Black copper marans hatching eggs maran chocolate copper hobbit hill hatchery maine shipped mail marans of america chart 7

How to calculate hatch rates: counting your chicks before they hatch

This detailed guide presents 10 questions to ask yourself in order to calculate a hatch rate based on your specific situation. I address each question below by using our upcoming 2,487-mile road trip to collect hatching eggs and farm goals as an example. [4/23/22 EDIT: We have cut the farm list back to nine farms spanning 2,360-miles.]

In order to purchase the correct amount of eggs, I estimated the number of mature birds they will yield––yes, I’m literally counting my chicks before they hatch. I ordered 192 eggs [4/23/22 EDIT: We have now ordered more eggs, but for the purpose of chicken-mathing in this post we are not updating the number.] to suit our ultimate farm goal. This can be scaled down to calculate hatch rates for your average backyard flock owner.

1. How many mature birds do you ultimately want from the eggs you plan to order?

Set a goal for how many mature birds you want. In backyard flocks, this is often estimated by how many eggs you use a week. Be honest with yourself, set your chicken math aside, and think about housing requirements, feed cost, and the amount of poop you’ll be shoveling. Housing requirements should be a part of your choice in the total desired population as well. I cover that in detail below. We will circle back to this at the end, for now, keep this in mind.

My farm goal is to have 25 hens and 3 roosters (for the large and medium breeds) in each stall before we sell any hatching eggs or chicks for that breed. For bantams, The goal is to have 12 of each breed. If you don’t plan to keep any roosters, or less roosters, remember to subtract them from the calculations below.

A bowl of naturally colorful hatching eggs laid by marans, ameraucana, Olive Egger and Crested white laced buff Polish How to calculate hatch rates
Hatching eggs from our 2020 lines.

How to calculate hatch rates to use for the ultimate mature population from hatching eggs purchased:

Choose which variables best apply to your specific situation. Variables assumed for my specific situation are: hatch rate: 75% with 50% of the population being hens.

2. Will you be keeping roosters?

I have assumed keeping 3 roosters per breed for our breeding purposes–except for the Ameraucanas, which I will keep 2 roosters. Lest not forget the role of the rooster, any serious breeder will keep a minimum of two, if not three, roosters for each breed. I’m guilty of keeping more until winter approaches or a second ‘true’ molt which will often result in better plumage.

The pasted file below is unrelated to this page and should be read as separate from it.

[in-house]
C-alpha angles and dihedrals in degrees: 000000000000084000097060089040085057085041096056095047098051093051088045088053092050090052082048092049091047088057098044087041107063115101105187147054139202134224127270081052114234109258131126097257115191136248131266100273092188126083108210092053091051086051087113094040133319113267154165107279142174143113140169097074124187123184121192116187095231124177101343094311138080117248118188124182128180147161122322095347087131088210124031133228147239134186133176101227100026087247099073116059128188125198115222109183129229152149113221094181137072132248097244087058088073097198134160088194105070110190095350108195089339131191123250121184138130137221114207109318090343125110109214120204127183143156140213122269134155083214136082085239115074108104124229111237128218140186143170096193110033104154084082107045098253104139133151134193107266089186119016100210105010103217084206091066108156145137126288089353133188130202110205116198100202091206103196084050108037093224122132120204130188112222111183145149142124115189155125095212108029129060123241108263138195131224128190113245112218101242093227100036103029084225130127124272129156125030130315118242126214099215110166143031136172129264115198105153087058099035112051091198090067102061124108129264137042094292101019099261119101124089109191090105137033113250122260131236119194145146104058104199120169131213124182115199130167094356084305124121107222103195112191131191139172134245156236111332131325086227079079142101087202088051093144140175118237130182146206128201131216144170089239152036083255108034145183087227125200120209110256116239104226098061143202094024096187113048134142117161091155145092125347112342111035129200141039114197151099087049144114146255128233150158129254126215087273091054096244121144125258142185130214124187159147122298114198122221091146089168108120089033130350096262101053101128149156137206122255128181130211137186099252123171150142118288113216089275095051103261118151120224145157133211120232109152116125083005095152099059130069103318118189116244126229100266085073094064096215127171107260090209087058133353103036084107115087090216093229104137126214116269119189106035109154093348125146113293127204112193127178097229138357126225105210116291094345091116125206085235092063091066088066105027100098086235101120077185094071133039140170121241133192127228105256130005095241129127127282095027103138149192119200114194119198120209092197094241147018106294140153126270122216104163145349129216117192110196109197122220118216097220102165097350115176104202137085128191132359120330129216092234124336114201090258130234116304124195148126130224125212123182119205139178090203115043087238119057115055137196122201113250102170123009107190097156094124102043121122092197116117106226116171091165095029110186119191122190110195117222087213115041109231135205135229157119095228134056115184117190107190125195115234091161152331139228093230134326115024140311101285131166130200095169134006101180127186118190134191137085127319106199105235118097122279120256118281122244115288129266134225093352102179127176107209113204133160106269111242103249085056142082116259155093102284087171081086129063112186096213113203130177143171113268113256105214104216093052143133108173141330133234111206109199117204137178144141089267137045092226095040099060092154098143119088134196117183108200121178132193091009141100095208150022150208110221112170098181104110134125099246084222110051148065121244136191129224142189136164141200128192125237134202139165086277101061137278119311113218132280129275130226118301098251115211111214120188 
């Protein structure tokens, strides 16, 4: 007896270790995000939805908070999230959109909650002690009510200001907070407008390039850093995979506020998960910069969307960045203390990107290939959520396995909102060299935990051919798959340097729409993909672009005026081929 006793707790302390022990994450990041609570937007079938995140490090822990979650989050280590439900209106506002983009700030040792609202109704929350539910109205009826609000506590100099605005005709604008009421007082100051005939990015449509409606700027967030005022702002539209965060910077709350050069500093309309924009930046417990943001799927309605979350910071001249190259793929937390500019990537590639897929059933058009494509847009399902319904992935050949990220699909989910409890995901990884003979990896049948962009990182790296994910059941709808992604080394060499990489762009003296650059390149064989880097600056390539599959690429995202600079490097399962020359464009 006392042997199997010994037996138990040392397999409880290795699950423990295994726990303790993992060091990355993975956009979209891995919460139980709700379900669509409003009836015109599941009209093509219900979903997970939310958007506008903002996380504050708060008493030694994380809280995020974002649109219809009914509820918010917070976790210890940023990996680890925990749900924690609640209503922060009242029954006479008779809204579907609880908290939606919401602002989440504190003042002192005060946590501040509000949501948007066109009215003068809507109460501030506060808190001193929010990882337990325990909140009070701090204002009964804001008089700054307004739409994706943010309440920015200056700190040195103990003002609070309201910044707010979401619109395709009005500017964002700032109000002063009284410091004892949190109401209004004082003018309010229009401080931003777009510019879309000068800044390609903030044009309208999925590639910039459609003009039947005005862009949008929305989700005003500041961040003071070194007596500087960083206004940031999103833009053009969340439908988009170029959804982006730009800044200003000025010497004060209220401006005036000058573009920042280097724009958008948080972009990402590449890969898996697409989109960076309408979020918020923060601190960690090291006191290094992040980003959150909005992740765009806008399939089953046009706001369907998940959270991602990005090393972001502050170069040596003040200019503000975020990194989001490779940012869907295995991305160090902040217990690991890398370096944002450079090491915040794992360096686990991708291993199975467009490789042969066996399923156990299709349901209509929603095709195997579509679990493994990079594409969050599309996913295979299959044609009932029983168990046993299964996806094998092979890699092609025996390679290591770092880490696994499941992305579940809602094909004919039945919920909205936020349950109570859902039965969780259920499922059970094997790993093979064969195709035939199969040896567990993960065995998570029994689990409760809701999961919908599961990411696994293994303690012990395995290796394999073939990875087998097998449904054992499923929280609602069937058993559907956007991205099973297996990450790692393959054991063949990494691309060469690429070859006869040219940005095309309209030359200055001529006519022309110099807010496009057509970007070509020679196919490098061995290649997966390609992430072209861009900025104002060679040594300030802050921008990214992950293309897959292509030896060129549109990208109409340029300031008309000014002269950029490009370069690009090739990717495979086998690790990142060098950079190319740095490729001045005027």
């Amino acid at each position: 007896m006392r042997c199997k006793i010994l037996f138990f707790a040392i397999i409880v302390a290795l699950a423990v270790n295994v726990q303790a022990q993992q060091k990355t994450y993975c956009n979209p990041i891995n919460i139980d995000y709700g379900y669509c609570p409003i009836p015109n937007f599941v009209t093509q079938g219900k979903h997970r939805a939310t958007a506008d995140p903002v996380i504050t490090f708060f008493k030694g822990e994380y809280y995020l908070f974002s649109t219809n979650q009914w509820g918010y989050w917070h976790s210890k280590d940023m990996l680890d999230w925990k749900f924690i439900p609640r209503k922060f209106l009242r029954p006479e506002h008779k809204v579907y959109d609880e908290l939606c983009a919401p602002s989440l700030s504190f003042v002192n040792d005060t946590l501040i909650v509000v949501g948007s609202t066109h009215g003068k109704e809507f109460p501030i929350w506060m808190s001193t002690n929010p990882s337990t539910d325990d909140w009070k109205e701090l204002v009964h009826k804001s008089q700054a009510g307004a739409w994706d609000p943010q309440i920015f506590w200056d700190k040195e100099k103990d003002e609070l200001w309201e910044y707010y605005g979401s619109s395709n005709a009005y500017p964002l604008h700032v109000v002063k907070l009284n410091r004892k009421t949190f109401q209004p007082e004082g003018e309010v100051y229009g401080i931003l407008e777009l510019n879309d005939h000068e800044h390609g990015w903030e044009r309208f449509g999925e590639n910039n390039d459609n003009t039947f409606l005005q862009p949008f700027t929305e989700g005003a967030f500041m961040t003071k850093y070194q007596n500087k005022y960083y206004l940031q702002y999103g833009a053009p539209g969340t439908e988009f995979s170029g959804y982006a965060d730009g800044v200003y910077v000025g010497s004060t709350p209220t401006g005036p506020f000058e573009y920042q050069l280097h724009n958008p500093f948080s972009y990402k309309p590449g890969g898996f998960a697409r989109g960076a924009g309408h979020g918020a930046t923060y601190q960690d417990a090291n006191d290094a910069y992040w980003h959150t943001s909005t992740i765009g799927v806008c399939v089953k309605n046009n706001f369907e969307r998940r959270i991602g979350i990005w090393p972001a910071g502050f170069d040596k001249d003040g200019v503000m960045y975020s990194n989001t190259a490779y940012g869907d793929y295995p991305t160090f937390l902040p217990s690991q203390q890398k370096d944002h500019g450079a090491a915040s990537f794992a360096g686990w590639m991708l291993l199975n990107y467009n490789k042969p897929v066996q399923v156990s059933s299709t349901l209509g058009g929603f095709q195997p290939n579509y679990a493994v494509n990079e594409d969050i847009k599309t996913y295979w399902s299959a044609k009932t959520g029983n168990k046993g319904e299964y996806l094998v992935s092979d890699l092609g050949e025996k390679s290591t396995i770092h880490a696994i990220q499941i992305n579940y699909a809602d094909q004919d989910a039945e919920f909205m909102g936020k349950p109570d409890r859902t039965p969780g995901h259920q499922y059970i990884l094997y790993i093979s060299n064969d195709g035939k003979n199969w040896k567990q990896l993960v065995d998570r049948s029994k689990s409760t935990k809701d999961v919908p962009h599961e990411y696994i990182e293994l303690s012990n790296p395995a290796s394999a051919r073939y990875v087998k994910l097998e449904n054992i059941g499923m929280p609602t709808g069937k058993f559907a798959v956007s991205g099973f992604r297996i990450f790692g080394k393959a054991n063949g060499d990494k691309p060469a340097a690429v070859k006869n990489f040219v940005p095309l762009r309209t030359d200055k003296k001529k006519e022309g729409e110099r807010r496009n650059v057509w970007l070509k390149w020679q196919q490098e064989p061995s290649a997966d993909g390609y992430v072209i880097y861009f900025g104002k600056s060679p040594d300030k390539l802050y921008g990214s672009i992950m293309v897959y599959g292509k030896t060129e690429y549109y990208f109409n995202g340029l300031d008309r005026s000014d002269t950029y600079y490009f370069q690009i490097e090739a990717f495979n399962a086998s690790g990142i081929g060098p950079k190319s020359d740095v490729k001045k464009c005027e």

3. How many eggs will you start with?

Additionally, I’m only adding the total number of eggs ordered, *not any extras* (which I have requested), so this is a safe low-end estimate. By not including them, we make up for possible chick mortalities or genetic glitches that require culling. We may pick up as many as an extra dozen from some farms. In the end, the hens are in charge.

4. What is the success rate of your incubator?

Pro-264 incubator hatcher rite farm products hobbit hill hatchery bucksport maine

Having used my new incubator for two years, and an identical model for two years prior to that, I’m confident in my personal hatch rates from our own flocks on-site in the past, at around 95%. That’s the standard number I’m starting with, and adjusting from there. You may want to ask around to see how other chicken keepers make out with incubators similar to your specific type or brand. Tip: Do not base the rate on the manual or packaging, they want you to buy their product and base those numbers on marketing.

5. How will the eggs make it to your farm?

lavender ameraucana hatching eggs wheaton mountain farm Green and blue egg layers

The journey will cause vibration and jiggling along the way, dropping the embryos’ chance at survival the further they are driven. I took 10% off for excessive movement. This is a harder variable for me to calculate given they will be picked up along a route with days of traveling between the first and last stops. If you are picking them up locally or hatching from your own flock, do not adjust for travel.

TO NOTE: For *shipped eggs*, the assumed rate is 50% depending on distance, time en route and packaging. That’s NOT applicable here as we will be doing the driving. There won’t be 20 exchanges, conveyors, or rough handling.

6. How old will the eggs be?

Generally speaking, you should only hatch eggs that are no more than a week old. Though I have found 2-weeks old have little difference if kept at optimal conditions and collected at your own farm or very minimally handed and purchased locally. Take 5% off every week beyond the first week. The eggs I’m purchasing will all be collected in the week prior, so I have not adjusted for this variable.